“So, are you open to praying? Mmmmhmm? That’s my hope; that what we can do today is use this practice in a way that goes beyond the physical and does what I really believe yoga is suppose to do – which is ultimately unite us, connect us, inspire us – from a place that’s very deep within.”

 

– from “Yoga from the Heart” by Seane Corn

In addition to our early conversation about Seane Corn’s approach to the physical practice, Tom B. and I once stood on a rooftop and discussed comparative analysis of sacred text, which can be a form of svadyaya (self-study, one of the niyamas/internal observations). Specifically, Tom B. wanted to know more about the Yoga Sutras, Patanjali’s outline of the yoga philosophy. His interest was piqued by a class focused on ahimsa (non-harming, one of the yamas/external observations) and a reference I made to a translation of the sutras entitled How to Know God: The Yoga Aphorisms of Patanjali translated and with commentary by Swami Prabhavananda and Christopher Isherwood.

Here, again, the paradigm might have been new – but then, again, it wasn’t. As a professional theologian, Tom B. was already so well versed in religious ethics and the benefits of being virtuous that he could (and did) write a book about it! But, what I appreciated right off the bat – and what continues to inspire me about Tom B. – was not only his intellectual awareness and his continued pursuit of how certain Truths are universal to the human experience, but also his sense of humor and his commitment to practicing the principles of his faith, on and off the mat.

“Always be joyful. Never stop praying. Be thankful in all circumstances, for this is God’s will for you who belong to Christ Jesus. ”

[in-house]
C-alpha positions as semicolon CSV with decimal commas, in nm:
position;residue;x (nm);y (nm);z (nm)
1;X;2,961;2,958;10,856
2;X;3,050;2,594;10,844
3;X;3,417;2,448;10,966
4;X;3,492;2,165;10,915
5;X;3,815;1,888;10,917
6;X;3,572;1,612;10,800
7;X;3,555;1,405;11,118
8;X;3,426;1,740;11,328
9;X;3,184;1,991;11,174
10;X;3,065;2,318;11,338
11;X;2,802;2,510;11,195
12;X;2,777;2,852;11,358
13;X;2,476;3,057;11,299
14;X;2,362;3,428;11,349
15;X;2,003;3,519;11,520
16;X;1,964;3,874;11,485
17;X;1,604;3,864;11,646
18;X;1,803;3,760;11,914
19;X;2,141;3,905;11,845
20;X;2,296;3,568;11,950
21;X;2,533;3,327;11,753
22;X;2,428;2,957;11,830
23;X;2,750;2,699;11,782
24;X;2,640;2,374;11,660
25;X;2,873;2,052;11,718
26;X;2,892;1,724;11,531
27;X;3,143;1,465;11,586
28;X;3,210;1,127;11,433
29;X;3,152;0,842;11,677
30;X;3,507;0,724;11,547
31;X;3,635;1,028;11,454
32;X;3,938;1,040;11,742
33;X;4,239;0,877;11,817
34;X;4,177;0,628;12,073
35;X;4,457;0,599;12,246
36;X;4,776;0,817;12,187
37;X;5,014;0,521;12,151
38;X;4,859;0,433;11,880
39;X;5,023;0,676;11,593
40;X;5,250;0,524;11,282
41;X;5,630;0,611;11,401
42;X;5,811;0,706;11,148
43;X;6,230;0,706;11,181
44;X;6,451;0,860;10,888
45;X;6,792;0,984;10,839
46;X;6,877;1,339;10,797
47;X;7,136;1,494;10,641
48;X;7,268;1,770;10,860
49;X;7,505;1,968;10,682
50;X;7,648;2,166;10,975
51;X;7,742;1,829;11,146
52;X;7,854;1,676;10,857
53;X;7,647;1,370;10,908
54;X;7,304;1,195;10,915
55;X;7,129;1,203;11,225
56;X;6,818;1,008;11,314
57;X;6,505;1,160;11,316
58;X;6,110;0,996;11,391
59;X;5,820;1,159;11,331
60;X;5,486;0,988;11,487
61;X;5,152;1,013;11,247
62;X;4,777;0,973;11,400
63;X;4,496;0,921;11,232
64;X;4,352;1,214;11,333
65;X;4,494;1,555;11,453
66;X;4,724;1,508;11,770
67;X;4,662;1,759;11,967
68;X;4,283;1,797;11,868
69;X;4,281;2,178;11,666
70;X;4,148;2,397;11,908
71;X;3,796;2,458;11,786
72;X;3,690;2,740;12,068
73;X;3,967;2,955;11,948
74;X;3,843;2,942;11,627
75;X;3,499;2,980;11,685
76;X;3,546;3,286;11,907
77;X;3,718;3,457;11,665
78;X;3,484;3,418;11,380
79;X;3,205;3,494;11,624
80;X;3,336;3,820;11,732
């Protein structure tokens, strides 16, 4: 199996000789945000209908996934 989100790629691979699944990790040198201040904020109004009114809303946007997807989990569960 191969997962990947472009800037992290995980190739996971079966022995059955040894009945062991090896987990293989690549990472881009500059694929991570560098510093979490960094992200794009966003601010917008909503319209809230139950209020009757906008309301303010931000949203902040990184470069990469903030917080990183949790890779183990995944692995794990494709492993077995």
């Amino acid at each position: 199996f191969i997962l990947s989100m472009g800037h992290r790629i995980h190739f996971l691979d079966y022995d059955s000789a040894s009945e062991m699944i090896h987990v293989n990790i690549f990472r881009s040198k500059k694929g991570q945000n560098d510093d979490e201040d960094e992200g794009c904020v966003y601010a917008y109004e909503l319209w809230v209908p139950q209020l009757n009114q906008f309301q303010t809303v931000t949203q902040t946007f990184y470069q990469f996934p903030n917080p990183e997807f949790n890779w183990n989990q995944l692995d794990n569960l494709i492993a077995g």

– 1 Thessalonians 5:16 – 18

 

“Be grateful to everyone. Whatever you meet unexpectedly, join in meditation. Always maintain only a joyful mind.”

 

– Lojong (Tibetan Buddhist Mind-training techniques) #13, #16, #21

 

“All the important texts on Yoga lay great emphasis on sadhana or abhyasa (constant practice). Sadhana is not just theoretical study of Yoga texts. It is a spiritual endeavor. Oil seeds must be pressed to yield oil. Wood must be heated to ignite it and bring out the hidden fire within. In the same way, the sadhaka must by constant practice light the divine flame within himself.”

– from Light on Yoga by B. K. S. Iyengar

(Click here if you do not see embedded video.)

 

“We also have the prophetic message as something completely reliable, and you will do well to pay attention to it, as to a light shining in a dark place, until the day dawns and the morning star rises in your hearts. / Above all, you must understand that no prophecy of Scripture came about by the prophet’s own interpretation of things. / For prophecy never had its origin in the human will, but prophets, though human, spoke from God as they were carried along by the Holy Spirit.”

– 2 Peter 1:19 – 21

“We get more pleasure from union with the spiritual objects we understand than from the bodily objects we sense: the objects themselves are to be prized more, the ability to understand is a nobler ability, and the union achieved is more intimate, more complete, and more lasting.”

– from Summa Theologica (1a2ae. 31. 5) by Saint Thomas Aquinas